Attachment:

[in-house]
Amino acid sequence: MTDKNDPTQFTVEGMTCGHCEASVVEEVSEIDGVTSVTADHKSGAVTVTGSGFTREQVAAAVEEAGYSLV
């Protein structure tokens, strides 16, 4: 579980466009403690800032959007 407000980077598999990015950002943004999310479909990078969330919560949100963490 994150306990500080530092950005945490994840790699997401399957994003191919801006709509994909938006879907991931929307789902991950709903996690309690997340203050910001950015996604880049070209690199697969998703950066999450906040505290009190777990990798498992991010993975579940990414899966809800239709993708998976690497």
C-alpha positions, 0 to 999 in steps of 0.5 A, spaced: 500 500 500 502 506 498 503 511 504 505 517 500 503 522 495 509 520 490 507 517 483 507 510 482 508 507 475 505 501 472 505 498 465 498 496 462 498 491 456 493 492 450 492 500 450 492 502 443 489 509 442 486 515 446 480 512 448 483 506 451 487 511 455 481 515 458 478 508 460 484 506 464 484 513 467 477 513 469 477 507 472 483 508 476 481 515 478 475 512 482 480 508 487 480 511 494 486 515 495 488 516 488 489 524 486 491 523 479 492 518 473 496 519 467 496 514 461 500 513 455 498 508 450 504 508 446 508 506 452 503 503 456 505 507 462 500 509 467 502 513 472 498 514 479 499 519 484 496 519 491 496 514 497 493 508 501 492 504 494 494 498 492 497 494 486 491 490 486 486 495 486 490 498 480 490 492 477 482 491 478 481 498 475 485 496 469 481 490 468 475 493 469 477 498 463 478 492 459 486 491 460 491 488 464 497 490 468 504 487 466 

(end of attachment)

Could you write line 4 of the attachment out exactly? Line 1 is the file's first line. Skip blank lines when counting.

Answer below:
C-alpha positions, 0 to 999 in steps of 0.5 A, spaced: 500 500 500 502 506 498 503 511 504 505 517 500 503 522 495 509 520 490 507 517 483 507 510 482 508 507 475 505 501 472 505 498 465 498 496 462 498 491 456 493 492 450 492 500 450 492 502 443 489 509 442 486 515 446 480 512 448 483 506 451 487 511 455 481 515 458 478 508 460 484 506 464 484 513 467 477 513 469 477 507 472 483 508 476 481 515 478 475 512 482 480 508 487 480 511 494 486 515 495 488 516 488 489 524 486 491 523 479 492 518 473 496 519 467 496 514 461 500 513 455 498 508 450 504 508 446 508 506 452 503 503 456 505 507 462 500 509 467 502 513 472 498 514 479 499 519 484 496 519 491 496 514 497 493 508 501 492 504 494 494 498 492 497 494 486 491 490 486 486 495 486 490 498 480 490 492 477 482 491 478 481 498 475 485 496 469 481 490 468 475 493 469 477 498 463 478 492 459 486 491 460 491 488 464 497 490 468 504 487 466 